Diane Matthew, an organic vegetable grower in California's San Geronimo Valley, and Anna Edey, a gardener and pioneer in solar and bio-benign designs based on the island of Martha's Vineyard in Massachusetts, are among those urging others to adopt ways to become more self-sufficient to avoid potential food supply disruptions, whether Y2K-related or for some other reason.
Matthew is chair of the San Geronimo Valley Planning Group, and Edey, over the past 20 years, has developed a self-sustainable living environment that is open to the public. She has written about her designs in the book 'Solviva: How to Grow $500,000 on One Acre and Peace on Earth.'
San Geronimo Valley, made up of four small villages, is primarily a rural bedroom community within an hour of San Francisco and has a population of approximately 4,500 persons. 'We have the capacity to produce more of our food locally,' according to Matthew.
Preparing for Y2K, Matthew noted, has prompted her community to explore a number of options: growing more food locally, organizing a local farmers' market, setting up a grain mill, and holding a Y2K fair.
The San Geronimo Valley Y2K Group is organizing a Y2K Fair in conjunction with the annual Gardeners' Fair slated for April 24 at the Wood Acre Improvement Center in Wood Acre, the largest of the four villages. The fair will include booths on how to collect, store and purify water; spiritual aspects of dealing with Y2K anxiety; communications and transportation issues; and alternative energy and lighting sources, including solar and wood heating.
'We are trying to get the community interested in gardening and food preservation, such as canning, drying and putting grains into containers for storage, for possible food disruptions. We have contacted local landowners, and two already have promised to put in two acres each of winter grains such as barley and winter wheat. The community is planning on storing some grains. We also want to build a local wood-fired oven for baking bread,' Matthew said.
No date or site has been set for building the oven. However, organizers hope to poll participants at the fair to see who is willing to help and where to build the oven.
In addition, Matthew has purchased a mill to share with the community, if there is interest in handling locally grown grains.
'Y2K is prompting us to rediscover all of these old technologies that have been lost to some extent,' Matthew said. 'The issue of Y2K shows us how vulnerable we are to technology and how our food often comes from far away. The most appropriate response is neighborhood and community cooperation. I see Y2K as an opportunity to build a sense of community and a local food supply.'
Edey, meanwhile, admitted she was unaware of Y2K when she wrote her book.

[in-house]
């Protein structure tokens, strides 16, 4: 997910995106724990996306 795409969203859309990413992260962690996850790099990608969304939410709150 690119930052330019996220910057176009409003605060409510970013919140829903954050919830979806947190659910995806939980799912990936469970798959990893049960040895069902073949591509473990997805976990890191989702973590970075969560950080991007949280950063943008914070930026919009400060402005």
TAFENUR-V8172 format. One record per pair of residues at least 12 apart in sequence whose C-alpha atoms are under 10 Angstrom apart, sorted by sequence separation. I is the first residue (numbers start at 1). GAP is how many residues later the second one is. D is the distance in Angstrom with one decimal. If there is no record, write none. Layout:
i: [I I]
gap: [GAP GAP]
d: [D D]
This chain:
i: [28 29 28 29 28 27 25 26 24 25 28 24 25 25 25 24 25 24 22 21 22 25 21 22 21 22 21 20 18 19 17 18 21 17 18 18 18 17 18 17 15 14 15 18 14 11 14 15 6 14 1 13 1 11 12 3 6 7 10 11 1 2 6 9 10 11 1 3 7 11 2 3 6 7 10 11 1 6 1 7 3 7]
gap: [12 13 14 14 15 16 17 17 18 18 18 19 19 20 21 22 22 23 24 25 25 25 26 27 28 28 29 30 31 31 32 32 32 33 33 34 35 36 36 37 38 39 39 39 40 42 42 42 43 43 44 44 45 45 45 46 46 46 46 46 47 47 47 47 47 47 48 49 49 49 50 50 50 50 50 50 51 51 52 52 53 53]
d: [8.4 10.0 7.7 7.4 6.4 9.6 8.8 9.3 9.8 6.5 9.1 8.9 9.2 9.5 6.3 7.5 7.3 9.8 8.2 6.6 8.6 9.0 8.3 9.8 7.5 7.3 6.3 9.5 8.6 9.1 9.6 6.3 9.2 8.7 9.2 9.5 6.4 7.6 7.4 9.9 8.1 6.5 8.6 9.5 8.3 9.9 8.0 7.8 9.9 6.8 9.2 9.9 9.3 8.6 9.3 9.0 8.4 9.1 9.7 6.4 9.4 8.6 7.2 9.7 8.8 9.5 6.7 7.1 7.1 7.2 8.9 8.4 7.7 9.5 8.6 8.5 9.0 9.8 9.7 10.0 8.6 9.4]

'I learned about Y2K about six months ago. At first, I was furious. I thought it was ironic, happening now when we truly know how to live sustainably. Then I realized that the crash might not be all bad. Y2K is spurring a tremendous interest in living sustainably. There is more of a feeling of becoming more self-sufficient rather than being totally dependent on big corporations and government,' she said.
Edey grew up in Sweden and learned gardening from her two grandmothers. She came to the United States in the late 1950s when she married an American.
'I found that this is a distressingly unsustainable society,' she said. By the 1970s, she had begun incorporating solar energy and wastewater management in her home and designed a solar greenhouse that garnered worldwide attention.
'My house is a radically different design. It is a big greenhouse. I wrote my book to pass on these designs so that people can incorporate bio-benign wastewater management and food production in their homes.'
Edey believes a quarter of an acre is adequate for very intensive food production.
'The preferable way to do it is have a greenhouse within your home. This can provide extraordinary fringe benefits -- air purification, beauty and food that is only a few steps away.' Edey said. A person also can raise chickens and rabbits for protein in a small animal barn added to the north wall of the house.
Her 103-foot-long, 3,000-square-foot greenhouse is completely energy self-sufficient, Edey said. Among her crops are mixed salad greens, which she harvests year-round.
'This is how you can become food self-sufficient,' Edey said.
Her how-to book, which includes 155 color photographs showing her designs for such items as greenhouses and wastewater management, is available for $35 plus $3.20 for priority shipping from Trailblazer Press, R.F.D. #1, Box 582, Vineyard Haven, MA 02568.
Diane Matthew, San Geronimo Valley Planning Group, Forest Knolls, Calif., 415-488-4746; fax: 415-488-1667; e-mail: firstname.lastname@example.org. Anna Edey, Vineyard Haven, Mass., 508-693-3341; e-mail: email@example.com.
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